A large mass of bedrock or regolith sliding downhill is known as a landslide. Large, disastrous landslides are possible wherever mountain slopes are steep.
Landslides can also result when the base of a slope is made too steep by excavation or river erosion.
Landslides range from rockslides of jumbled bedrock fragments to bedrock slumps in which most of the bedrock remains more or less intact as it moves.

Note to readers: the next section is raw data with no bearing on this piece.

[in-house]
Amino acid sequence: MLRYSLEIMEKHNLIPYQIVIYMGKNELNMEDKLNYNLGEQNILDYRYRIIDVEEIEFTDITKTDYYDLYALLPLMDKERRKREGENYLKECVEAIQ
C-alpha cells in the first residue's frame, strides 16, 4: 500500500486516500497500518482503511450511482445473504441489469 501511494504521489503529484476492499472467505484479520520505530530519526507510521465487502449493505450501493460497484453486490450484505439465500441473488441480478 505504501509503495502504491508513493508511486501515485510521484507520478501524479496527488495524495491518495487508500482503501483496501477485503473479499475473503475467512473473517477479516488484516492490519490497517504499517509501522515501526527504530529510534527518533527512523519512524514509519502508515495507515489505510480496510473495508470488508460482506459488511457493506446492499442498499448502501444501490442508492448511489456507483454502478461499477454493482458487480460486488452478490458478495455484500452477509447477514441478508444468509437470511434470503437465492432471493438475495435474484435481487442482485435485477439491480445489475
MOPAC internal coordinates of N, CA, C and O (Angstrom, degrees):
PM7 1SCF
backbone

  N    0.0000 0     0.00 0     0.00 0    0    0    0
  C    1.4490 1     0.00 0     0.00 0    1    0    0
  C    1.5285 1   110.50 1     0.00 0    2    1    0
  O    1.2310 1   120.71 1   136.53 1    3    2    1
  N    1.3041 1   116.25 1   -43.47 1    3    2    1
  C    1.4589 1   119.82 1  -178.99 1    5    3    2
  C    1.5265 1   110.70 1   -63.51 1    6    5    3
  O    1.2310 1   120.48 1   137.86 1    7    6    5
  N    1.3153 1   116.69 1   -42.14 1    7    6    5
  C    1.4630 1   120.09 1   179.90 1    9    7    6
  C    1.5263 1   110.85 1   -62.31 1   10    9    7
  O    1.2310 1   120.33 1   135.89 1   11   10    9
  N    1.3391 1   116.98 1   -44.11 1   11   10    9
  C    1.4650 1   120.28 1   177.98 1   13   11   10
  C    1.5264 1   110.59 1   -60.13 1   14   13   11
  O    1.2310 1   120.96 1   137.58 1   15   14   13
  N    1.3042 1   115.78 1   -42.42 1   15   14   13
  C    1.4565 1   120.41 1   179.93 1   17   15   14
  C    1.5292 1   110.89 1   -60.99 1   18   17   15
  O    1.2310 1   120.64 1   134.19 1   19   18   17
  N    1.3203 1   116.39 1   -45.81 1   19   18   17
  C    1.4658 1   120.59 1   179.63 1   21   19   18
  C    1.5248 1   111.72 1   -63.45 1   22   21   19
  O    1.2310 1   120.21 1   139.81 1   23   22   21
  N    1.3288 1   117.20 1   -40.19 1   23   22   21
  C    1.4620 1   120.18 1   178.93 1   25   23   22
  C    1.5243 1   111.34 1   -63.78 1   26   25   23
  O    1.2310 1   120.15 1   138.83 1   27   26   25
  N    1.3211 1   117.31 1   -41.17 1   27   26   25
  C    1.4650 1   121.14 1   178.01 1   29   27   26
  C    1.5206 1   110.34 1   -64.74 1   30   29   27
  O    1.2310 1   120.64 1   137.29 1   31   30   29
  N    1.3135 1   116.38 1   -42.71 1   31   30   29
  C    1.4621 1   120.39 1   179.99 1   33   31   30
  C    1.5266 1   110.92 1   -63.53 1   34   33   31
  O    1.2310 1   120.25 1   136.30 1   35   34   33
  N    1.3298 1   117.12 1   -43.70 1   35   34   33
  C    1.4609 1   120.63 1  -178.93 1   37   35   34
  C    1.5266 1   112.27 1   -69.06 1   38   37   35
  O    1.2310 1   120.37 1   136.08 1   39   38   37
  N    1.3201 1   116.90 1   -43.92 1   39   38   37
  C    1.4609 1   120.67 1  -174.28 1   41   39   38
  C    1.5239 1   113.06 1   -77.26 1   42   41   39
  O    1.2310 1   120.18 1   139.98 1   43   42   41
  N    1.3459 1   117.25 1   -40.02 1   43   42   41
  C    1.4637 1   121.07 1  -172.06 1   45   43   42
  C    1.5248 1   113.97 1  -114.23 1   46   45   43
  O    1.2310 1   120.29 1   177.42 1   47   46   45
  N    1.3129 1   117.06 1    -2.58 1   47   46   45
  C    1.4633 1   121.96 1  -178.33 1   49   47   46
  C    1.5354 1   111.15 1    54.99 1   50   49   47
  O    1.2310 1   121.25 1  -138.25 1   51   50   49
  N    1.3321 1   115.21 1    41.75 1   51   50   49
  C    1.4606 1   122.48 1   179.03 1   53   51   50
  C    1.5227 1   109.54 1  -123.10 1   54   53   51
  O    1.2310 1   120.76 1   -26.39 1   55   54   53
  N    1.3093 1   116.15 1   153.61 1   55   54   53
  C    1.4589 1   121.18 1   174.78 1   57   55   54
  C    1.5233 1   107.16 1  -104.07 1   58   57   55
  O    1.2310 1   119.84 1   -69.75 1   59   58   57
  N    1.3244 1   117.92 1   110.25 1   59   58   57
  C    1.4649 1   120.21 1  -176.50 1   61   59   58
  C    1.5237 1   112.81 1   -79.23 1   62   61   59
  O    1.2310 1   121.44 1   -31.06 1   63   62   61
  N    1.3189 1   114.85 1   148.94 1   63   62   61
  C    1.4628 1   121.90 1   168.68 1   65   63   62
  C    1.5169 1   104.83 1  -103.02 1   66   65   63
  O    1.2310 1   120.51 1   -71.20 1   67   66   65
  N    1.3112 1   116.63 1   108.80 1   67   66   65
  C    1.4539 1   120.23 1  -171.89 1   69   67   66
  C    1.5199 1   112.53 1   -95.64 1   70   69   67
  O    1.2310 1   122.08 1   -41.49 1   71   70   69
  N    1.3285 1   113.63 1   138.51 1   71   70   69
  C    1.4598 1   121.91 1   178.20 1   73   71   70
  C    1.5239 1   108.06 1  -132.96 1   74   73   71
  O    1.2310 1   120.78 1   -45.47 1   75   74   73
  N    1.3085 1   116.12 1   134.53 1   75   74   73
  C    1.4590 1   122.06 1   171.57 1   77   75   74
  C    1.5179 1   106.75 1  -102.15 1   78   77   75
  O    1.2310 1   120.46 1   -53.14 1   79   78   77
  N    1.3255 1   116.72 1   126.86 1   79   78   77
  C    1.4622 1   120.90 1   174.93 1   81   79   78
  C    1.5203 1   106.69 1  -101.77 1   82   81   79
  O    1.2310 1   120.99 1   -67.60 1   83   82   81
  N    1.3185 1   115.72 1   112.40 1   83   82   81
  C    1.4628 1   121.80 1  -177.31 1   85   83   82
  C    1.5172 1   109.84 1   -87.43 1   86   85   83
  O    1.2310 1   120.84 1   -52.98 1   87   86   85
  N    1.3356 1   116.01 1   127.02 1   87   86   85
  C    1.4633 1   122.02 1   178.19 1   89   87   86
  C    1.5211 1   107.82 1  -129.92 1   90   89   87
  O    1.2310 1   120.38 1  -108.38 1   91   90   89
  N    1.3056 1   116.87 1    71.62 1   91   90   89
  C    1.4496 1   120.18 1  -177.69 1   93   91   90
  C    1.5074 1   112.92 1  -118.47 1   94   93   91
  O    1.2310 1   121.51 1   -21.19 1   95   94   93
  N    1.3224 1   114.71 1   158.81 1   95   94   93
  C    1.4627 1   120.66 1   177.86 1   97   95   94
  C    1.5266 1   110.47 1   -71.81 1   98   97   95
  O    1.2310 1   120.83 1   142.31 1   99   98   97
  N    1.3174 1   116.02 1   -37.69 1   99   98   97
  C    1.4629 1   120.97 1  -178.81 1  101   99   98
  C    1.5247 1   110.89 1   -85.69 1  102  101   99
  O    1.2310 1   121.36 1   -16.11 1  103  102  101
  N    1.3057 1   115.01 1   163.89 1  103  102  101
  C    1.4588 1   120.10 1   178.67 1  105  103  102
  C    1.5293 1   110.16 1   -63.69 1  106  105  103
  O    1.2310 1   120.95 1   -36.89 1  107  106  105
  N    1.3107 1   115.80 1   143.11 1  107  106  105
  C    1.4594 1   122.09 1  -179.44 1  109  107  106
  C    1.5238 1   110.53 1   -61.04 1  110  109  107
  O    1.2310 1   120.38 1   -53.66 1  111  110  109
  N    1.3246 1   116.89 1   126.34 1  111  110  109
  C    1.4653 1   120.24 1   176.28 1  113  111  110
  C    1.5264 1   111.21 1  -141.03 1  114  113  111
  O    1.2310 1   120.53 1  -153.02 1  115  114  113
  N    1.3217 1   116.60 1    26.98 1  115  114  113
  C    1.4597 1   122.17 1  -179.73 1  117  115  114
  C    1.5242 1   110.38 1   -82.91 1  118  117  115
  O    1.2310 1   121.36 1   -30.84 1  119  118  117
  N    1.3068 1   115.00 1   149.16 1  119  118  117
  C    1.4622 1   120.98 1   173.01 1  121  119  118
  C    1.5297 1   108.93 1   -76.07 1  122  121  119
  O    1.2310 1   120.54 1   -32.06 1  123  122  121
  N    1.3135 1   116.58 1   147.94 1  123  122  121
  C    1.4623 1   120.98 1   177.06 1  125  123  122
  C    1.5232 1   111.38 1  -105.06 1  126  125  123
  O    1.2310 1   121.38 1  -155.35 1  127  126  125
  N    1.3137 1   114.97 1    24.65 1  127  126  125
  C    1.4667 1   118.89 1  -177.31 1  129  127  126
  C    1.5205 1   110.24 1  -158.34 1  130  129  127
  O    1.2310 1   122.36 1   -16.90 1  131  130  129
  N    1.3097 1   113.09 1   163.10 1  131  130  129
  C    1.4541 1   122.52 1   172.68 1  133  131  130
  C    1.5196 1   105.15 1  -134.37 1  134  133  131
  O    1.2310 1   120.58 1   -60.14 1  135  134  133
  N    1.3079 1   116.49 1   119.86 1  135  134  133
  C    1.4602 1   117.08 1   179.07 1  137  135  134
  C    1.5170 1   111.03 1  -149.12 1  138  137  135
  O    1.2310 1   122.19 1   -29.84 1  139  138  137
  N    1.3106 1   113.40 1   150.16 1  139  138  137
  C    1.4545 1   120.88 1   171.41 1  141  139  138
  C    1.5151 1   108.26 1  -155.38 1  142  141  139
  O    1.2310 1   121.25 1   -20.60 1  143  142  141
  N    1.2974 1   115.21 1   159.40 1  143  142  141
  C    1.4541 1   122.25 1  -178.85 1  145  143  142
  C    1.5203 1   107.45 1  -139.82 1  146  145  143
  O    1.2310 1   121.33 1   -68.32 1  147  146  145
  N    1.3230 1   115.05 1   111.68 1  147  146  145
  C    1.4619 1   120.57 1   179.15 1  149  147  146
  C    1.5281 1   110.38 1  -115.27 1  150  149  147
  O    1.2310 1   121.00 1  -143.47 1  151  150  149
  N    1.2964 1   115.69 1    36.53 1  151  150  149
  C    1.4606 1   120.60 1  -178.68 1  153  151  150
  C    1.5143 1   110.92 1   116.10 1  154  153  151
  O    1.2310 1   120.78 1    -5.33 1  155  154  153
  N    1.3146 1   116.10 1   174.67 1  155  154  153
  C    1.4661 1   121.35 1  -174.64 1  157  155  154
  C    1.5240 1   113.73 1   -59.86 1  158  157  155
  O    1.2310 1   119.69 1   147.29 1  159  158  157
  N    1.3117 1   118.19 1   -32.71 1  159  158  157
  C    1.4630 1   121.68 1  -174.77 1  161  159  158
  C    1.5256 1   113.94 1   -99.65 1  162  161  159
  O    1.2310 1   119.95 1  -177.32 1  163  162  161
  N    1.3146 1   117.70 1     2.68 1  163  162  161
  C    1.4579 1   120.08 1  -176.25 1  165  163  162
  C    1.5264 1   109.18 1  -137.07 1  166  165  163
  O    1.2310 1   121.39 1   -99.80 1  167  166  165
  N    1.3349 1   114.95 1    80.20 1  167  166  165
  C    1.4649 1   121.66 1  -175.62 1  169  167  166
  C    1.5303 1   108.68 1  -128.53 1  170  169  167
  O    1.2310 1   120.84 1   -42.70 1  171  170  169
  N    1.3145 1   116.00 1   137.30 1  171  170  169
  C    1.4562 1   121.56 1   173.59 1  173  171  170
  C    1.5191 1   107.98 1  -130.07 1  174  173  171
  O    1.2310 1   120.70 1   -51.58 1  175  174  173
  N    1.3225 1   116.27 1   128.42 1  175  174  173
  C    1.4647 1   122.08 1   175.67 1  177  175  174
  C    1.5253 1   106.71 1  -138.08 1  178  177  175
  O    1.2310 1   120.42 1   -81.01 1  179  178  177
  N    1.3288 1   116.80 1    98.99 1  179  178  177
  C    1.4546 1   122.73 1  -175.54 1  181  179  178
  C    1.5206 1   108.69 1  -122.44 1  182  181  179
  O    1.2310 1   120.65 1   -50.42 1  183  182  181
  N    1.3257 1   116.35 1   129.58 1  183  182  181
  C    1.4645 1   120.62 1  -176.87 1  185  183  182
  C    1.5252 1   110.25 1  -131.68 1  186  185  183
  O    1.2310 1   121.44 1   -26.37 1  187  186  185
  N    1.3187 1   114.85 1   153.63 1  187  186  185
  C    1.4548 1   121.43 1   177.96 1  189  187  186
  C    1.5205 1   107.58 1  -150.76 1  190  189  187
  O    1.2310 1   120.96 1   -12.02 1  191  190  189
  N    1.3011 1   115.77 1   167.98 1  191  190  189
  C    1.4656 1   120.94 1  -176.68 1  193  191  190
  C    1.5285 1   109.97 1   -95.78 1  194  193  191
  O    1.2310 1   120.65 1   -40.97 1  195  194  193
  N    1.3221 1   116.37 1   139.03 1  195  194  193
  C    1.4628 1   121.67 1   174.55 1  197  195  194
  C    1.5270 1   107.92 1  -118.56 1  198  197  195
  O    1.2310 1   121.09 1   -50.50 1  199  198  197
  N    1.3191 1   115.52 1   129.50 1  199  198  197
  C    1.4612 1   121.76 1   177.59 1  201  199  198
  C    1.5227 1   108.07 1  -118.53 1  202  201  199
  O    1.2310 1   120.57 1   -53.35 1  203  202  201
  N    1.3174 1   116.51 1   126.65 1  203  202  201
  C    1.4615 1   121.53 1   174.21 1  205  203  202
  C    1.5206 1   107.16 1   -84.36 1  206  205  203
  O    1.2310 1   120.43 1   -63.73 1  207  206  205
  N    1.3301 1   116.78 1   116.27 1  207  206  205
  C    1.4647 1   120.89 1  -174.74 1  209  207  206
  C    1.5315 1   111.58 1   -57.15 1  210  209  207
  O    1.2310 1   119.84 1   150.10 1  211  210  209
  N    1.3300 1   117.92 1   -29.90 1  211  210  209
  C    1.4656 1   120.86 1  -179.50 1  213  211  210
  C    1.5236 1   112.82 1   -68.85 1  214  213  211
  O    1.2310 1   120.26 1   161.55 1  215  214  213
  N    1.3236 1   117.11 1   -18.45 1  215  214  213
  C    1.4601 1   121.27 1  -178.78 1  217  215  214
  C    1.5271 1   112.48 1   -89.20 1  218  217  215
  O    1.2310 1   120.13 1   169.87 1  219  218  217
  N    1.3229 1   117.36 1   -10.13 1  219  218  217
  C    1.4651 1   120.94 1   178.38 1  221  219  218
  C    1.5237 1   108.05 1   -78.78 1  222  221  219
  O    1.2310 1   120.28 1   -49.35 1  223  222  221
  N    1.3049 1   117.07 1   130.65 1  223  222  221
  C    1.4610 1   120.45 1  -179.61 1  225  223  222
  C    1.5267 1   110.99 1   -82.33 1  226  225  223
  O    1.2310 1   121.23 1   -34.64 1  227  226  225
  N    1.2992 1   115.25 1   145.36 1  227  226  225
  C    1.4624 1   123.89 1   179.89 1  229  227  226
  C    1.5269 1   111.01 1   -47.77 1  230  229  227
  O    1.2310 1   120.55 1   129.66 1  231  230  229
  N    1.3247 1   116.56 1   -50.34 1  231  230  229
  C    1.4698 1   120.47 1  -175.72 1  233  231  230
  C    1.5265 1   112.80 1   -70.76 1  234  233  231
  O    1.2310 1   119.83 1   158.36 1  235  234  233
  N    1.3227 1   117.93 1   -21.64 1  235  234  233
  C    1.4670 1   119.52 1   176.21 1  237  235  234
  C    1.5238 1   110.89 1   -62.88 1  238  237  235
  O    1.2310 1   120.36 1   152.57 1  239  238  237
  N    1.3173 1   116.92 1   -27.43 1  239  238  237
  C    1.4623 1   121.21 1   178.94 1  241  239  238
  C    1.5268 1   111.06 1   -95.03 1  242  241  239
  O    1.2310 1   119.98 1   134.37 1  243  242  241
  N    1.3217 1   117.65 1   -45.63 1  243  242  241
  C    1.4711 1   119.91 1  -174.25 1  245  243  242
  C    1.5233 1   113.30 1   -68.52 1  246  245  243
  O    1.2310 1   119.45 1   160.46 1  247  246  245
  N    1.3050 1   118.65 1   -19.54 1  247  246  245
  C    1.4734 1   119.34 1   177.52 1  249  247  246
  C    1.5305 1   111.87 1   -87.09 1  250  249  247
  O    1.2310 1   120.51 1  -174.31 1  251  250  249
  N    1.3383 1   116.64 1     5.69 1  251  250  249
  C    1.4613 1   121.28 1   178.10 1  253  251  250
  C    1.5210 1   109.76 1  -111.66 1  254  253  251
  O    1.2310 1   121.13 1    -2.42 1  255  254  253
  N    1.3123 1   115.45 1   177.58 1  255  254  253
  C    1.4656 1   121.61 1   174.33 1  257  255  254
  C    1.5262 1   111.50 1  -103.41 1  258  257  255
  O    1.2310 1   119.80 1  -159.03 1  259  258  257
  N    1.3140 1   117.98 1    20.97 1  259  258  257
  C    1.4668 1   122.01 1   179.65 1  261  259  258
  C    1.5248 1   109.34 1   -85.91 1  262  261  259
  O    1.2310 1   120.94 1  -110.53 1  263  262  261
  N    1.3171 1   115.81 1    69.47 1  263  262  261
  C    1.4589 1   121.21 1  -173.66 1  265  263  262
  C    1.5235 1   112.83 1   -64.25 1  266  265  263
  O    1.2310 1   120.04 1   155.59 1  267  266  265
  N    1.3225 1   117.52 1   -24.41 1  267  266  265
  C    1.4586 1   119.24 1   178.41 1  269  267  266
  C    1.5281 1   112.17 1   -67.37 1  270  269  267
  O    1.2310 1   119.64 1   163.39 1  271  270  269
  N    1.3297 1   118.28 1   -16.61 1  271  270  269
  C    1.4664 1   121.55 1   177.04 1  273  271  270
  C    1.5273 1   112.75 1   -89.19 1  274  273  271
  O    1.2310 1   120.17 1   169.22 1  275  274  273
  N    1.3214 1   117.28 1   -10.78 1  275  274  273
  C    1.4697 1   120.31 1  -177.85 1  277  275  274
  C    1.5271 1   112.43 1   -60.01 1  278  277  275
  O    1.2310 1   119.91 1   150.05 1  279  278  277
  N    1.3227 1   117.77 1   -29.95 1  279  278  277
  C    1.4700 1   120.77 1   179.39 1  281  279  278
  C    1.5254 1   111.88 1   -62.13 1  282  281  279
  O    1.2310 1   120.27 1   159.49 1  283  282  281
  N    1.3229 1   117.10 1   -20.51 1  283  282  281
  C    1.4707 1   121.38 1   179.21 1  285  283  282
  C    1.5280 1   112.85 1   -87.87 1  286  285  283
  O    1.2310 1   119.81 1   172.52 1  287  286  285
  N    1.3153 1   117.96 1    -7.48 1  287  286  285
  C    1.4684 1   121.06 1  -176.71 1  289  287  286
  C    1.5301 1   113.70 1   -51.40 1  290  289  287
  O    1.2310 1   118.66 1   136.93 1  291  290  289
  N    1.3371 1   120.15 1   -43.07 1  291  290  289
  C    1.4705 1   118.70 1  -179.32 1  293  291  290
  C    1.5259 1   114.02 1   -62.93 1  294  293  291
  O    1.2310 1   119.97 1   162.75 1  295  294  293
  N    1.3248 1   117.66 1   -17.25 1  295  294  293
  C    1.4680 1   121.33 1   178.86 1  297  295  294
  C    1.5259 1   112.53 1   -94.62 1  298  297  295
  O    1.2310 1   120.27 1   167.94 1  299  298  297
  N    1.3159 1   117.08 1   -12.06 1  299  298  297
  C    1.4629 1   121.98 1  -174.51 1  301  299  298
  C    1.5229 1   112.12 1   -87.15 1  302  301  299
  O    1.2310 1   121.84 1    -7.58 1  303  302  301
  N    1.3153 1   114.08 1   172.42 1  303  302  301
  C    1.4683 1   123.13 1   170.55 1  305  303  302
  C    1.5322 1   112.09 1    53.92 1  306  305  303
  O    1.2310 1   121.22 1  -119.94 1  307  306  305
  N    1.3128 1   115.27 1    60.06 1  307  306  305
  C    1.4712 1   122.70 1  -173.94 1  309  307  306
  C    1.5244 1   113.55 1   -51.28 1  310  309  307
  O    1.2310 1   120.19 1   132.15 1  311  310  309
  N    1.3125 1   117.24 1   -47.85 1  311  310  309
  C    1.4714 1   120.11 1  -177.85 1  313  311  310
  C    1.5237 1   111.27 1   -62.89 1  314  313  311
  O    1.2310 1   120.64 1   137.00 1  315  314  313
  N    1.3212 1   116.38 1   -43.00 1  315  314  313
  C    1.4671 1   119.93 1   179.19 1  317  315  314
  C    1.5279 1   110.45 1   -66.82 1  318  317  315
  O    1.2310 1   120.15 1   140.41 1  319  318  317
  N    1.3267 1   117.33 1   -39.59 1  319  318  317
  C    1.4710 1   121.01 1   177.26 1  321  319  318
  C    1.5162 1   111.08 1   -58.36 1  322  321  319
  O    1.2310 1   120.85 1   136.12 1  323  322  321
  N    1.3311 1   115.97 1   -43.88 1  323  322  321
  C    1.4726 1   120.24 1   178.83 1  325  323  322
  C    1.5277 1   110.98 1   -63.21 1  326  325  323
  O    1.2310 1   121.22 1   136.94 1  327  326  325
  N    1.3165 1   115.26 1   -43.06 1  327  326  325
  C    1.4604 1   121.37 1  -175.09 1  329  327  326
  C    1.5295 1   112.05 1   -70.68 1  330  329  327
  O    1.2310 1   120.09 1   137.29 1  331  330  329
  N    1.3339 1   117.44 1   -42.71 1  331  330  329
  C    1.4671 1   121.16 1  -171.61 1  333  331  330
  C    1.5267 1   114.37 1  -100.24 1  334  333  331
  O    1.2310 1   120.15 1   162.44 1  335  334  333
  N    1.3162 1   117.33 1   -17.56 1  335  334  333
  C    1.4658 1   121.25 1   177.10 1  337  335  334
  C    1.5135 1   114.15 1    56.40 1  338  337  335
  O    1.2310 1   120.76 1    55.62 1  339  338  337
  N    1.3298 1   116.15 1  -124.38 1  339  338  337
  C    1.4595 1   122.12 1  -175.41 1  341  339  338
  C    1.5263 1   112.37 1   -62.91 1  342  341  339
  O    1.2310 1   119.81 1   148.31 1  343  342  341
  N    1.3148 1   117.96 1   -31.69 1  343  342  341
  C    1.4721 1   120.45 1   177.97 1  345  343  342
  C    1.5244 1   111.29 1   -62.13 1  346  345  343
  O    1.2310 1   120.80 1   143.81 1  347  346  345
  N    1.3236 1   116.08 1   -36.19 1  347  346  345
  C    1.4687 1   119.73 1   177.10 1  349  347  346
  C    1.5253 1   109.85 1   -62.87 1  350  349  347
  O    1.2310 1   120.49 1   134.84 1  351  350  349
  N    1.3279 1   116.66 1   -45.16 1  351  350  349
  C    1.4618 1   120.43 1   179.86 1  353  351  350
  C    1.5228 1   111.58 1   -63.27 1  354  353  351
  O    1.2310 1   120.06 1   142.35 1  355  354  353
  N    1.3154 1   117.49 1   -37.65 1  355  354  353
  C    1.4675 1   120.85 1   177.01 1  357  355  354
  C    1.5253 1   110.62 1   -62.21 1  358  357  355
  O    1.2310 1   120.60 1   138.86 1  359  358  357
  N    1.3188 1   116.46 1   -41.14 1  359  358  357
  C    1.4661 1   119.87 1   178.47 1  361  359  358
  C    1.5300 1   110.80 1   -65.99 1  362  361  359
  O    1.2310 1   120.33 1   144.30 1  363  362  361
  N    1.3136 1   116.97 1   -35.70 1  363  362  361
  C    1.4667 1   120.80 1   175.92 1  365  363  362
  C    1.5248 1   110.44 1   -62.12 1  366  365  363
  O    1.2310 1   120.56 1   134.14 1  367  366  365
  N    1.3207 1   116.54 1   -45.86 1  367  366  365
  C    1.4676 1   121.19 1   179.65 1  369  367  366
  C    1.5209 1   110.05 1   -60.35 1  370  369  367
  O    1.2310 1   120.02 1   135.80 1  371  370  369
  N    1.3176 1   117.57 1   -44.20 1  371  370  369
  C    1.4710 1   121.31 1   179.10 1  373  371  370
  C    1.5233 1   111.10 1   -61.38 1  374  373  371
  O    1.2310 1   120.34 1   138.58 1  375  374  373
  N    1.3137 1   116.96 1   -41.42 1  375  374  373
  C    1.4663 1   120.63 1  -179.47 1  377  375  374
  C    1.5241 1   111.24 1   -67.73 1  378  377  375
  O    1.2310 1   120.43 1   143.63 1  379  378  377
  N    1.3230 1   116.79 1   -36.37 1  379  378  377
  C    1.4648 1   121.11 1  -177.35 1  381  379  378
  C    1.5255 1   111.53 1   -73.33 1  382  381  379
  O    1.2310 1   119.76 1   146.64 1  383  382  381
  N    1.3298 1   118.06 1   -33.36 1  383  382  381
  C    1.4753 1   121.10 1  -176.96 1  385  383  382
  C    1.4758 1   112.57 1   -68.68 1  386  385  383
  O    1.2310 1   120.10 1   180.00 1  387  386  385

In a rockslide, rubble travels down a mountainside at amazing speed.
Geologists think this speed is possible because there is a layer of compressed air trapped between the slide and the ground surface. This air layer reduces friction, so the rubble can move faster, and landslide takes place.